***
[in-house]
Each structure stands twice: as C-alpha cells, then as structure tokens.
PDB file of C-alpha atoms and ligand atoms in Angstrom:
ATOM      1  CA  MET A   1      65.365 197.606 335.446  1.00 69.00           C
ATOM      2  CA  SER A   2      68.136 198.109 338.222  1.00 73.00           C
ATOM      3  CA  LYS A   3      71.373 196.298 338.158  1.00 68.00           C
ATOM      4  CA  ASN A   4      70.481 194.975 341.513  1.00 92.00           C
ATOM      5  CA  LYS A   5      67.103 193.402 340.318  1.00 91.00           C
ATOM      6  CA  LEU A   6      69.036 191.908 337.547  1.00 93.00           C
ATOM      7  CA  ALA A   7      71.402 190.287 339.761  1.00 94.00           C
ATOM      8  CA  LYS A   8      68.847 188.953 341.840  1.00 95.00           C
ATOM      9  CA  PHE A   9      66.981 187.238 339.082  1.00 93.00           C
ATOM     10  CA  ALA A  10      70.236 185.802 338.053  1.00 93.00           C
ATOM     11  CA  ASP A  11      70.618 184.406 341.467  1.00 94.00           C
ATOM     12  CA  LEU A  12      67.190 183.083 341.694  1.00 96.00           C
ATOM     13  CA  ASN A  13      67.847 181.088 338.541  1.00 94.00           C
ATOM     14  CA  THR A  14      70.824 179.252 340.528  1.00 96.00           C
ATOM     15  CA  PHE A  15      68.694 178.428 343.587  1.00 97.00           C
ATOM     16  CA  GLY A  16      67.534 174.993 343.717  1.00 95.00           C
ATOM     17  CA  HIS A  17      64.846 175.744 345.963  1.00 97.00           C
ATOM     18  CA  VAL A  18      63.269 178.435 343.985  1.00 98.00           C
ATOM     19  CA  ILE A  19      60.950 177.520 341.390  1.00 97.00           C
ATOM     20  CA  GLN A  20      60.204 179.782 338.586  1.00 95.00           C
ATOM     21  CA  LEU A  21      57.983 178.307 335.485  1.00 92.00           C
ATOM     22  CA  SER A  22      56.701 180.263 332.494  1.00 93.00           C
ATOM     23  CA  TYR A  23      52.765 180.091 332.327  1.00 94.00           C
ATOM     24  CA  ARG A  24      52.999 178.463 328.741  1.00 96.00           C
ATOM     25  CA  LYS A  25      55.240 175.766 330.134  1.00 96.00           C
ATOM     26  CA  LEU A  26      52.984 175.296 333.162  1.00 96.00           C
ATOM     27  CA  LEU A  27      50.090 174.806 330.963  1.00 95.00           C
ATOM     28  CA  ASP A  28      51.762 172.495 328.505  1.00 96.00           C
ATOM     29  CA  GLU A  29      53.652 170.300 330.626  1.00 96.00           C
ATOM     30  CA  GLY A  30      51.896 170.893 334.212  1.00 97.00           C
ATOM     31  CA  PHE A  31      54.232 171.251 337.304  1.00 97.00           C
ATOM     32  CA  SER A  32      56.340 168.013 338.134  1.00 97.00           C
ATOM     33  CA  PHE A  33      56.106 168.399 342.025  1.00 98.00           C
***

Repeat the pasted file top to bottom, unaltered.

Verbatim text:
[in-house]
Each structure stands twice: as C-alpha cells, then as structure tokens.
PDB file of C-alpha atoms and ligand atoms in Angstrom:
ATOM      1  CA  MET A   1      65.365 197.606 335.446  1.00 69.00           C
ATOM      2  CA  SER A   2      68.136 198.109 338.222  1.00 73.00           C
ATOM      3  CA  LYS A   3      71.373 196.298 338.158  1.00 68.00           C
ATOM      4  CA  ASN A   4      70.481 194.975 341.513  1.00 92.00           C
ATOM      5  CA  LYS A   5      67.103 193.402 340.318  1.00 91.00           C
ATOM      6  CA  LEU A   6      69.036 191.908 337.547  1.00 93.00           C
ATOM      7  CA  ALA A   7      71.402 190.287 339.761  1.00 94.00           C
ATOM      8  CA  LYS A   8      68.847 188.953 341.840  1.00 95.00           C
ATOM      9  CA  PHE A   9      66.981 187.238 339.082  1.00 93.00           C
ATOM     10  CA  ALA A  10      70.236 185.802 338.053  1.00 93.00           C
ATOM     11  CA  ASP A  11      70.618 184.406 341.467  1.00 94.00           C
ATOM     12  CA  LEU A  12      67.190 183.083 341.694  1.00 96.00           C
ATOM     13  CA  ASN A  13      67.847 181.088 338.541  1.00 94.00           C
ATOM     14  CA  THR A  14      70.824 179.252 340.528  1.00 96.00           C
ATOM     15  CA  PHE A  15      68.694 178.428 343.587  1.00 97.00           C
ATOM     16  CA  GLY A  16      67.534 174.993 343.717  1.00 95.00           C
ATOM     17  CA  HIS A  17      64.846 175.744 345.963  1.00 97.00           C
ATOM     18  CA  VAL A  18      63.269 178.435 343.985  1.00 98.00           C
ATOM     19  CA  ILE A  19      60.950 177.520 341.390  1.00 97.00           C
ATOM     20  CA  GLN A  20      60.204 179.782 338.586  1.00 95.00           C
ATOM     21  CA  LEU A  21      57.983 178.307 335.485  1.00 92.00           C
ATOM     22  CA  SER A  22      56.701 180.263 332.494  1.00 93.00           C
ATOM     23  CA  TYR A  23      52.765 180.091 332.327  1.00 94.00           C
ATOM     24  CA  ARG A  24      52.999 178.463 328.741  1.00 96.00           C
ATOM     25  CA  LYS A  25      55.240 175.766 330.134  1.00 96.00           C
ATOM     26  CA  LEU A  26      52.984 175.296 333.162  1.00 96.00           C
ATOM     27  CA  LEU A  27      50.090 174.806 330.963  1.00 95.00           C
ATOM     28  CA  ASP A  28      51.762 172.495 328.505  1.00 96.00           C
ATOM     29  CA  GLU A  29      53.652 170.300 330.626  1.00 96.00           C
ATOM     30  CA  GLY A  30      51.896 170.893 334.212  1.00 97.00           C
ATOM     31  CA  PHE A  31      54.232 171.251 337.304  1.00 97.00           C
ATOM     32  CA  SER A  32      56.340 168.013 338.134  1.00 97.00           C
ATOM     33  CA  PHE A  33      56.106 168.399 342.025  1.00 98.00           C